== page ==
The US Reaction
This being the case, it is no wonder that the Arab revolutions have put the US in a difficult situation, reminding many of the Iranian revolution of 1979. During the Tunisian revolution, the US adopted a pro-democracy stance, with Obama proclaiming in his State of the Union address that the US supports the democratic aspirations of the Tunisian people. This was relatively easy to do considering that the US does not have as deep interests in Tunisia as its does in Egypt, Yemen or Saudi Arabia.
When protests broke out in Egypt, the administration initially reacted cautiously, urging Mubarak to introduce reforms but stopping short of asking him to step down, walking the tightrope of pleasing both the despotic ruler and his people so that either way, it wins. Over the days, as the protestors showed no signs of relenting, it threw its weight behind the pro-democracy protests, calling for a “peaceful” and “orderly transition”. However, with Mubarak refusing to step down, the US has become more vocal about its support for the pro-democracy movement.
In Obama’s statement on Egypt on 11 February, he called on the Egyptian government to “put forward a credible, concrete and unequivocal path toward genuine democracy”.1 The administration has indicated that it will pursue a dual-track approach in the coming weeks, talking to civil rights activists as well as Egyptian officials to encourage reform.2 The media in the US has largely been supportive of the protests. The US Senate also passed a unanimous resolution last week urging Mubarak to hand power over to a caretaker government as part of a peaceful transition to democracy. There is some acceptance of the limits of the US’ ability to influence events and a “candid acknowledgement” that no one really knows where this uprising will lead.3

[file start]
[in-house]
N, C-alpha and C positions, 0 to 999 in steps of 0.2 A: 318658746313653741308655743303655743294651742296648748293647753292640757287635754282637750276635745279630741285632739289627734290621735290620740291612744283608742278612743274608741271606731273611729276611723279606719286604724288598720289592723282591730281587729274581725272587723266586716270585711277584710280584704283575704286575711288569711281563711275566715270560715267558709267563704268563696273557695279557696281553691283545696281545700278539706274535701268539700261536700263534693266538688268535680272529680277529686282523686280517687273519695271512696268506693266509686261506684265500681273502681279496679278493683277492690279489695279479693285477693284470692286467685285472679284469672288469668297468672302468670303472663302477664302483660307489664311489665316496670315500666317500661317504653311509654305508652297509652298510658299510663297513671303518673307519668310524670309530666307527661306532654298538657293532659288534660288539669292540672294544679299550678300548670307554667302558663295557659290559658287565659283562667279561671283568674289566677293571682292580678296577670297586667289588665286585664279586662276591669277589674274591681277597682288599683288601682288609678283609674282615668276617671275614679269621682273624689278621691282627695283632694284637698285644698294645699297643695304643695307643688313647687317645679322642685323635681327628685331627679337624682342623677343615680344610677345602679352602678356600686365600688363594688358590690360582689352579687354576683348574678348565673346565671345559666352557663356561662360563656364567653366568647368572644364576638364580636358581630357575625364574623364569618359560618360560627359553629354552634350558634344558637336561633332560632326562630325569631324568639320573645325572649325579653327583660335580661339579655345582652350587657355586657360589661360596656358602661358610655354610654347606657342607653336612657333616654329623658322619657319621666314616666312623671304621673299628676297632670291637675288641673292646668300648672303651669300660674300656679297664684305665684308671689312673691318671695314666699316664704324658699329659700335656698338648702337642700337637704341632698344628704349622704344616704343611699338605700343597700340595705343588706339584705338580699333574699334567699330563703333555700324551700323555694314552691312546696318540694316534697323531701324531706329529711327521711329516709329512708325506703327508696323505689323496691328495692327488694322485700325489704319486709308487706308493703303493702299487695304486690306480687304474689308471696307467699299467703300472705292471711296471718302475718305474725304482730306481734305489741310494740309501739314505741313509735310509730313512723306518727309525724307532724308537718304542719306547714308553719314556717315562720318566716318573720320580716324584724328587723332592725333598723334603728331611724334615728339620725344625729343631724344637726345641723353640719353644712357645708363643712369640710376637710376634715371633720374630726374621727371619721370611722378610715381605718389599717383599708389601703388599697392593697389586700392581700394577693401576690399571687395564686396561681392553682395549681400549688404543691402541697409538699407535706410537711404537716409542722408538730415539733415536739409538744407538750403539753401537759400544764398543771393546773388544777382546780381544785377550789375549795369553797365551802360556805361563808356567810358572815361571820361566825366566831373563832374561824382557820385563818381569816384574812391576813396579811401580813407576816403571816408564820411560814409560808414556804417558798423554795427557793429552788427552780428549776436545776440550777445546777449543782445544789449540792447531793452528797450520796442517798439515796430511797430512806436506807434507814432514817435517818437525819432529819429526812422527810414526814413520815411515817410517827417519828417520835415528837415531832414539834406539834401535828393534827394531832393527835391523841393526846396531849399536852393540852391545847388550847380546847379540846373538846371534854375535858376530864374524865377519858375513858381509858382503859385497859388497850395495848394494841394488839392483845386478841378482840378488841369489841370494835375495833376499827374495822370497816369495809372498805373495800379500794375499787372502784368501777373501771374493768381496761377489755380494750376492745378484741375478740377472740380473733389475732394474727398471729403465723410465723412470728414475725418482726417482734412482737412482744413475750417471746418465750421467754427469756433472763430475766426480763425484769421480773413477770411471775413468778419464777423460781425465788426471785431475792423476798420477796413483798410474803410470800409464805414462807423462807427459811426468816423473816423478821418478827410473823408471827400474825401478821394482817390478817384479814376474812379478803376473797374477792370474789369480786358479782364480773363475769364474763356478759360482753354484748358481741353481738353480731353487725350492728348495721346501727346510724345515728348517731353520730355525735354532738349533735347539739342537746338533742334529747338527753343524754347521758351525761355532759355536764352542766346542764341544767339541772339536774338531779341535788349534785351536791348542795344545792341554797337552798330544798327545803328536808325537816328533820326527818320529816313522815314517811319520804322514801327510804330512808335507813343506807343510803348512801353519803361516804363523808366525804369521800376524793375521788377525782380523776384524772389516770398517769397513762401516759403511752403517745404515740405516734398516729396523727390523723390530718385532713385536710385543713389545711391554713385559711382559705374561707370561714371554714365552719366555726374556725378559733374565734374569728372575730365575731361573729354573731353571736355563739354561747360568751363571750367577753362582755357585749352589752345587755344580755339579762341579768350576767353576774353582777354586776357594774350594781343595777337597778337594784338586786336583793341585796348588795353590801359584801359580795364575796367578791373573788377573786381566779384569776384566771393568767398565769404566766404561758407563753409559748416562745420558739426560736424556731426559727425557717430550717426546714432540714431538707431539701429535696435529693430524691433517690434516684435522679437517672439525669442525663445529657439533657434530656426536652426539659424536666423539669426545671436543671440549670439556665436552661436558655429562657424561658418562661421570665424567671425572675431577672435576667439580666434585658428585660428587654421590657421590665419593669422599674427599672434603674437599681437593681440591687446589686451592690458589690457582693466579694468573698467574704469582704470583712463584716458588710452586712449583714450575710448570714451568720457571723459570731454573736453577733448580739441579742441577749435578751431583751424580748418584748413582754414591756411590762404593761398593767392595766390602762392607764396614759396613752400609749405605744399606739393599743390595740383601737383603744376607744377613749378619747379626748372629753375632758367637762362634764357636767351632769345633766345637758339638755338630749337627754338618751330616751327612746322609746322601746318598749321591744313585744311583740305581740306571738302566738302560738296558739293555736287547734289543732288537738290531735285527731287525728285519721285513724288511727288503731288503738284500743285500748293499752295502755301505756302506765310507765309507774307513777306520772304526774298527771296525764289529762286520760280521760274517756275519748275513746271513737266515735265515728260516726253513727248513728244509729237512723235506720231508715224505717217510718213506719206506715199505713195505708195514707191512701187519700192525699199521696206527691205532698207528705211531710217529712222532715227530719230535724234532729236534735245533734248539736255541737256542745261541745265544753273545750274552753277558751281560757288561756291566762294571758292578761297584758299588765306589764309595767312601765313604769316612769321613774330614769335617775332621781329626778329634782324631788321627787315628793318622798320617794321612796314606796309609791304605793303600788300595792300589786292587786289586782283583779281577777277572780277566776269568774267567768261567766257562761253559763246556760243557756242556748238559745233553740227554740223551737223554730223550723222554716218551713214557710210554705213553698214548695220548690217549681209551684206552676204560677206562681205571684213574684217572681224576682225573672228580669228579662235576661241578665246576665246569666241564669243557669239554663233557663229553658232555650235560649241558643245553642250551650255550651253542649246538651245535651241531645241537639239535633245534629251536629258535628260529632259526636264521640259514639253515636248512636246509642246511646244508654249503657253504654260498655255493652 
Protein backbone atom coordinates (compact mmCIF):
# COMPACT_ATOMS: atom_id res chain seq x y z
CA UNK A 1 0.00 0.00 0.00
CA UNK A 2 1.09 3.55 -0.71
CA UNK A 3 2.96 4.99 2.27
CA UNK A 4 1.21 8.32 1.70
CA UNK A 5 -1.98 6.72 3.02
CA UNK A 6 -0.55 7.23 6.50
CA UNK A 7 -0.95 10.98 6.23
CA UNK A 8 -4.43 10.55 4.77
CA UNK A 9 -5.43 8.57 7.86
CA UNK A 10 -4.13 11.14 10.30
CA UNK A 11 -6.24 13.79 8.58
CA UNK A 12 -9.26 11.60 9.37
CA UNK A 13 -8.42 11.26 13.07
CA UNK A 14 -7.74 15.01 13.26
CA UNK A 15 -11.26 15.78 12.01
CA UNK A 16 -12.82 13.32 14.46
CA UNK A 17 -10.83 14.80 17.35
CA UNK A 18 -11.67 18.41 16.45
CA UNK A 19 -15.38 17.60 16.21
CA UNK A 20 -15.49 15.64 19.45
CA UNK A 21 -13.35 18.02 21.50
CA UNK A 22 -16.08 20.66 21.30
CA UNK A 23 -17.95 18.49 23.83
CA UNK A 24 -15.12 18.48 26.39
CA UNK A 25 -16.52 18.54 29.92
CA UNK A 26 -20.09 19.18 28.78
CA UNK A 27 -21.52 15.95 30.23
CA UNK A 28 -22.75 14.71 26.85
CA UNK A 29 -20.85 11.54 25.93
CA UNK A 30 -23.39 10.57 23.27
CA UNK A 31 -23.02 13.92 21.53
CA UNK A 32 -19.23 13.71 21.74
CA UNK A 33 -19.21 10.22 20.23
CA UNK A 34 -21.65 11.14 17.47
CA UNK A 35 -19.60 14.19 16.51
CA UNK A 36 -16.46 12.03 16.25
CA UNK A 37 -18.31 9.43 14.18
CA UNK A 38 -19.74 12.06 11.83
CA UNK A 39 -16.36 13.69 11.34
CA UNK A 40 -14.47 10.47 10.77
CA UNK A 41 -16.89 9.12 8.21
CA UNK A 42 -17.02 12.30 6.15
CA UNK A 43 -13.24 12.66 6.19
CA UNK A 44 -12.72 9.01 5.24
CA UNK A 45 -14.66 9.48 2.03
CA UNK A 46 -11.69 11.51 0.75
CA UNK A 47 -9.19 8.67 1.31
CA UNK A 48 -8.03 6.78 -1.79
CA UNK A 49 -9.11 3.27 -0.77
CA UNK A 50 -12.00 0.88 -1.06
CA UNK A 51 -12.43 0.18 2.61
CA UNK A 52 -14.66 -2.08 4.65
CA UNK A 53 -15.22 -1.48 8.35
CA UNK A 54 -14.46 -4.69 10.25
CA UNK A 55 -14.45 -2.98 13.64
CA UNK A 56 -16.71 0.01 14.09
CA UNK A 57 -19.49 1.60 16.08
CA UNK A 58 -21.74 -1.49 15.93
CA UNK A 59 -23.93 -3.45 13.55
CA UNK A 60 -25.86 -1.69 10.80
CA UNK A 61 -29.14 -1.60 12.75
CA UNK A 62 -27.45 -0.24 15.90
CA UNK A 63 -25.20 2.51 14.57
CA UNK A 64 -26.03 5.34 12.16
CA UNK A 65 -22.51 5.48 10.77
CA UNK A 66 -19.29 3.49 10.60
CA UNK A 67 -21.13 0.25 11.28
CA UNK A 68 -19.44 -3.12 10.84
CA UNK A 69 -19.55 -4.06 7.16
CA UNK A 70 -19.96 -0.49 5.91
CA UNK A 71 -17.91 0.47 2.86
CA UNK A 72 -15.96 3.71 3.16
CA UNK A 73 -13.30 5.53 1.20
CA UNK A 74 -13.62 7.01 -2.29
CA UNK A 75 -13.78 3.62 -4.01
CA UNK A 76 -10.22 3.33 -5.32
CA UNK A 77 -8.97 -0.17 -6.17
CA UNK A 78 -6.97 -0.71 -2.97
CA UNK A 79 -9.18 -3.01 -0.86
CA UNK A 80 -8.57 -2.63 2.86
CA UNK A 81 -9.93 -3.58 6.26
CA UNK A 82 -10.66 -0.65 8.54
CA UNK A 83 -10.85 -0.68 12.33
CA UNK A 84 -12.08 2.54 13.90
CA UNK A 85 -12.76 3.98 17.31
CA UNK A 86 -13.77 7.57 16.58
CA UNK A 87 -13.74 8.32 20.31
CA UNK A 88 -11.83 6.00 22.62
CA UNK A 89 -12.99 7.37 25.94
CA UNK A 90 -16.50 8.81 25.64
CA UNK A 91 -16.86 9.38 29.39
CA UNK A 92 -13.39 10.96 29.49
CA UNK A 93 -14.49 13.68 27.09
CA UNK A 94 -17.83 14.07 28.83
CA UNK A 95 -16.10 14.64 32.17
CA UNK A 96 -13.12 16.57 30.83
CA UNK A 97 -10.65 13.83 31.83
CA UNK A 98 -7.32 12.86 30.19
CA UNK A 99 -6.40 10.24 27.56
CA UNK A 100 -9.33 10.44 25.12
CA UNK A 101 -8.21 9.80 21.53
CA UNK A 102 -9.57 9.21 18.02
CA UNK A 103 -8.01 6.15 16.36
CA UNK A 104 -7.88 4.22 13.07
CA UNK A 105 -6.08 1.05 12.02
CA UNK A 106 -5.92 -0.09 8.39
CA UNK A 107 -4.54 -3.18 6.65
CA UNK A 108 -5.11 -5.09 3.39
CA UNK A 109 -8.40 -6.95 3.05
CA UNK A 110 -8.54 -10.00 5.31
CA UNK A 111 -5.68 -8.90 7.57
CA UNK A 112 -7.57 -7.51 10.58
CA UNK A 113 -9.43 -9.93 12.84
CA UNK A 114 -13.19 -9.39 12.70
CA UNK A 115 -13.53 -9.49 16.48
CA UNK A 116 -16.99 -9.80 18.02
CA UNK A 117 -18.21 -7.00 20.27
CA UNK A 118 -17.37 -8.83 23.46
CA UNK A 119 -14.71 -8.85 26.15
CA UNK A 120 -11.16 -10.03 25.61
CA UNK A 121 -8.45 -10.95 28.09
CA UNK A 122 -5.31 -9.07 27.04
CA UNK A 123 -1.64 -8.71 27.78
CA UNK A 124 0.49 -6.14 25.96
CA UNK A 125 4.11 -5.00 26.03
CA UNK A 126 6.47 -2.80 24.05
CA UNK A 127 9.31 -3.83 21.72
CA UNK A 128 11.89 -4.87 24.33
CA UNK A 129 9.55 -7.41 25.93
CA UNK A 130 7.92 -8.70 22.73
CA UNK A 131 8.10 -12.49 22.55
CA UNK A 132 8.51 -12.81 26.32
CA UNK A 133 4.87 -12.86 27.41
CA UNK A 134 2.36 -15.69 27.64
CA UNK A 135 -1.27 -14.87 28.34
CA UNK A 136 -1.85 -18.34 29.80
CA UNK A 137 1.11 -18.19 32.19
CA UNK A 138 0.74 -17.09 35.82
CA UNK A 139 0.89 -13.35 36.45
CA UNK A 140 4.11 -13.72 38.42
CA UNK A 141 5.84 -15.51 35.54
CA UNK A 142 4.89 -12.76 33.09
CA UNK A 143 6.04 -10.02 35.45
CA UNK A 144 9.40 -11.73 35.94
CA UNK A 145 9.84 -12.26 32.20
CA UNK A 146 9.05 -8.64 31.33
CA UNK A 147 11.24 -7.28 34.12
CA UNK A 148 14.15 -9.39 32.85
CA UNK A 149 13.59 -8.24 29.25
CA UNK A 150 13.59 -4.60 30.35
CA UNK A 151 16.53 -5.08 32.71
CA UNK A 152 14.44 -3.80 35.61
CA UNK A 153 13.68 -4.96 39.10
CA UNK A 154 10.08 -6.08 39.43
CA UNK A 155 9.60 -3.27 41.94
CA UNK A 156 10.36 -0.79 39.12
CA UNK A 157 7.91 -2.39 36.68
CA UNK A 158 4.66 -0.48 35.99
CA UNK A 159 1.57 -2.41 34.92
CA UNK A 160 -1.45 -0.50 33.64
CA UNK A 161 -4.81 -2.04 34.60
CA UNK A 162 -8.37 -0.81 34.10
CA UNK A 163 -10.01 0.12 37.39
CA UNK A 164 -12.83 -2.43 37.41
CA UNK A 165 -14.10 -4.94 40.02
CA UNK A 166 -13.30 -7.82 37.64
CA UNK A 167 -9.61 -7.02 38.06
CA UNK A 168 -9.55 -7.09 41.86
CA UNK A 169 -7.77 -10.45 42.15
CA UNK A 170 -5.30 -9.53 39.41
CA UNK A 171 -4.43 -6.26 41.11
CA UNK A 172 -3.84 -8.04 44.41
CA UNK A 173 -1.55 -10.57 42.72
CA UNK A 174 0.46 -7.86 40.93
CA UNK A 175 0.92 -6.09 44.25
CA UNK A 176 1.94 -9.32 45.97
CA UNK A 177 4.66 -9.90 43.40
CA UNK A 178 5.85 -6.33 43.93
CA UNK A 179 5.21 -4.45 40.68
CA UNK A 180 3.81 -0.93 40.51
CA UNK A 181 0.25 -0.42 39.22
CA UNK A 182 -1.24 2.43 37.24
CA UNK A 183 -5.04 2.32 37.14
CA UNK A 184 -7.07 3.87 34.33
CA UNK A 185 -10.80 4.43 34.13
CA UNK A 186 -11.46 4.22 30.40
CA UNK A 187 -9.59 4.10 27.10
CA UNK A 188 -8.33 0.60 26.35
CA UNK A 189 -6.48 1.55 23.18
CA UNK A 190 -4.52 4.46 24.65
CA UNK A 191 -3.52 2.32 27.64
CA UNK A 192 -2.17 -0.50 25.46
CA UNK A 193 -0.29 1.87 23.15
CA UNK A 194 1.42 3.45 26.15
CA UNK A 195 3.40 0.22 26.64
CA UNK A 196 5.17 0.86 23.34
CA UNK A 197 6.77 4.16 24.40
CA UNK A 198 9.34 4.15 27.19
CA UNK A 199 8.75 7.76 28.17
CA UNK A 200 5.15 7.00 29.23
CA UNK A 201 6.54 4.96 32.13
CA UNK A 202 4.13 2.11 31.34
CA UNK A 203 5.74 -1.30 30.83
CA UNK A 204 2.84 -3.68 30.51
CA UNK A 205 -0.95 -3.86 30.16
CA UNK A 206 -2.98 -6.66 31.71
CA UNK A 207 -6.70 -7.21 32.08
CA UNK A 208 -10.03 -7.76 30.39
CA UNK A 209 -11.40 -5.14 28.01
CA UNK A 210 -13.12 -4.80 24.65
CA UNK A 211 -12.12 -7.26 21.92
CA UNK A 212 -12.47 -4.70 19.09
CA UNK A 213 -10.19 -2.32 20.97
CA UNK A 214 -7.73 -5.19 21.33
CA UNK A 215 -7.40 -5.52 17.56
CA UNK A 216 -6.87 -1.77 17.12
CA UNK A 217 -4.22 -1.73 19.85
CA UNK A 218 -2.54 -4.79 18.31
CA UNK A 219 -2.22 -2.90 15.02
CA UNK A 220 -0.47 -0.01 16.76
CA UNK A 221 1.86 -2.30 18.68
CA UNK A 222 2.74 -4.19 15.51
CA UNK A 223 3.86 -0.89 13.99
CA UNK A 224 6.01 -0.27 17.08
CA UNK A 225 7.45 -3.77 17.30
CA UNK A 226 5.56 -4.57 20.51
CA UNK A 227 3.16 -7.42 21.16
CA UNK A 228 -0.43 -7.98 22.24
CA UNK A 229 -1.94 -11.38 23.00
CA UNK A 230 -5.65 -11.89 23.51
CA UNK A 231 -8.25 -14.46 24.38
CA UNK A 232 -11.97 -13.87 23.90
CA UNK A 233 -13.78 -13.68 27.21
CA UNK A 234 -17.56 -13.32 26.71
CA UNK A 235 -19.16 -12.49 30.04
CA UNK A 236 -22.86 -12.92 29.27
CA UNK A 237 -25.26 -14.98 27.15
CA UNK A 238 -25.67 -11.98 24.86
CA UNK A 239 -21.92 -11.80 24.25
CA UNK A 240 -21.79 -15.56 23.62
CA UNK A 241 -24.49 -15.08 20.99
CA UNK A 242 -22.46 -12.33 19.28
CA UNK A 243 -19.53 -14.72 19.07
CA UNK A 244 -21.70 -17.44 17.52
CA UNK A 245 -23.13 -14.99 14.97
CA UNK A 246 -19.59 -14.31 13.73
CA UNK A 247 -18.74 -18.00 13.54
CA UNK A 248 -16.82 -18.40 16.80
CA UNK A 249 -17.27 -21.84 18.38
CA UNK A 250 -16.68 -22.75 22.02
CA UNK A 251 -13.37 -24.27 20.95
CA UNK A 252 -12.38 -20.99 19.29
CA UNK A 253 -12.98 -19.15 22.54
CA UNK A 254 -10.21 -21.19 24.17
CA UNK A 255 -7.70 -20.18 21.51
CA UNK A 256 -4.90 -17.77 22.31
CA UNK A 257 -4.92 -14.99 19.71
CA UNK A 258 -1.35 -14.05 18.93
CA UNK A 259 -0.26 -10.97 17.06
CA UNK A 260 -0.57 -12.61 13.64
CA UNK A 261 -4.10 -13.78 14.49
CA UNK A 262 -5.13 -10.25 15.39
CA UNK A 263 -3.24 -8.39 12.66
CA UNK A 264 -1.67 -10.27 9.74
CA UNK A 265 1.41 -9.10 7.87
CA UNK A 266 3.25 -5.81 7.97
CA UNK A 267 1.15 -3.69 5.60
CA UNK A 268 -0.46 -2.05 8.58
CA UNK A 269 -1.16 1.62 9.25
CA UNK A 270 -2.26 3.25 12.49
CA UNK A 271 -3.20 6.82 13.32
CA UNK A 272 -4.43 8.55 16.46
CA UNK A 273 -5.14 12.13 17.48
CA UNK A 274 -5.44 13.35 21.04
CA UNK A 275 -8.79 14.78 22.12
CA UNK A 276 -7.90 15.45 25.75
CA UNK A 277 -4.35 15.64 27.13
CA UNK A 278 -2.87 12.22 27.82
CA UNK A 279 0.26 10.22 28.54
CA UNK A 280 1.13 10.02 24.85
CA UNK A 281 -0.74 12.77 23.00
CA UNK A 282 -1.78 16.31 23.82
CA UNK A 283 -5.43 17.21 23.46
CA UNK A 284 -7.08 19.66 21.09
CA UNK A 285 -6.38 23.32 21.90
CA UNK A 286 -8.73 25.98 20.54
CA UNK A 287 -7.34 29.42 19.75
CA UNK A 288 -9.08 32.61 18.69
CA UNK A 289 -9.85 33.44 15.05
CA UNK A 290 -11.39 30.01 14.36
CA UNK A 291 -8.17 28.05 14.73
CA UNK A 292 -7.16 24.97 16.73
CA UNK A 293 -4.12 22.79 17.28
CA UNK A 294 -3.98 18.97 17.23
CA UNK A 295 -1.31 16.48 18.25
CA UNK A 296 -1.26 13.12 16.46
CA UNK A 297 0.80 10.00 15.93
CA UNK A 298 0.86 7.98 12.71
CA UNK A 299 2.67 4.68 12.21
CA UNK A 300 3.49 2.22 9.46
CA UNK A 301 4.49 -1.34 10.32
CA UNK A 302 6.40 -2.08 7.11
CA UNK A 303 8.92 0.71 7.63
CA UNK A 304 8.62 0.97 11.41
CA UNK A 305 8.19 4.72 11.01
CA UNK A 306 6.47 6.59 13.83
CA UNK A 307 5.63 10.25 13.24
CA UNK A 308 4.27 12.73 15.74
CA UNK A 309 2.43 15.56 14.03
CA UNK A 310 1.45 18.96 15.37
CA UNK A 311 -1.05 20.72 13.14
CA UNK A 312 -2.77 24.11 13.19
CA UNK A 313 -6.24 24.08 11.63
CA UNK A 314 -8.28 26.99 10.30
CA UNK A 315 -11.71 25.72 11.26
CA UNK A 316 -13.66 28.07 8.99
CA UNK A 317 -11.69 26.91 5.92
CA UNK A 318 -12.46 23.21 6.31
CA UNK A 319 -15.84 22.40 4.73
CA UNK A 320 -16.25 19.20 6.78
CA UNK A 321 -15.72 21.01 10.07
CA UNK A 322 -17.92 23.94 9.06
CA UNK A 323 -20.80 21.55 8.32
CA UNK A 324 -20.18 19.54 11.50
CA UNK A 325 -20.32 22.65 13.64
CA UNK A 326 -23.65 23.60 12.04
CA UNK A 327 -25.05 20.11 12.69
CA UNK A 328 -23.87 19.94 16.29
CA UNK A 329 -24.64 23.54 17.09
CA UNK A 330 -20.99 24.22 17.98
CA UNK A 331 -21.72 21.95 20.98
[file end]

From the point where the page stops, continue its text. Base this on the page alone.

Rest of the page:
Implications for the US
The nature of the regimes that could come to power is something that worries the Americans. Dictators like Mubarak have been the lynchpin of the American-imposed order in the Middle East and have acted as counterpoints to Iran’s influence in the region. Given the anti-Israel sentiments on the Arab streets, it is unlikely that the status quo in relations with Israel will continue under more democratic regimes. This could lead to more friction between the US, Israel and the Arab countries. If the current chaos leads to long-term instability, US missions in Iraq and Afghanistan could be seriously impaired. Also, the dictatorships provided some amount of political stability as well as stability about oil prices and oil supplies to the US. This could change if leaders who decide to deal on their own terms come to power in these countries. This would have serious implications for the energy security not only of the US, but also of other countries. These leaders could also be more amenable to Iranian influence and the US could well find itself against a whole block of anti-American countries and regimes in the region. America’s military bases in the region would be at stake in such a scenario. Thus, there could be a huge shift in the balance of power in the region.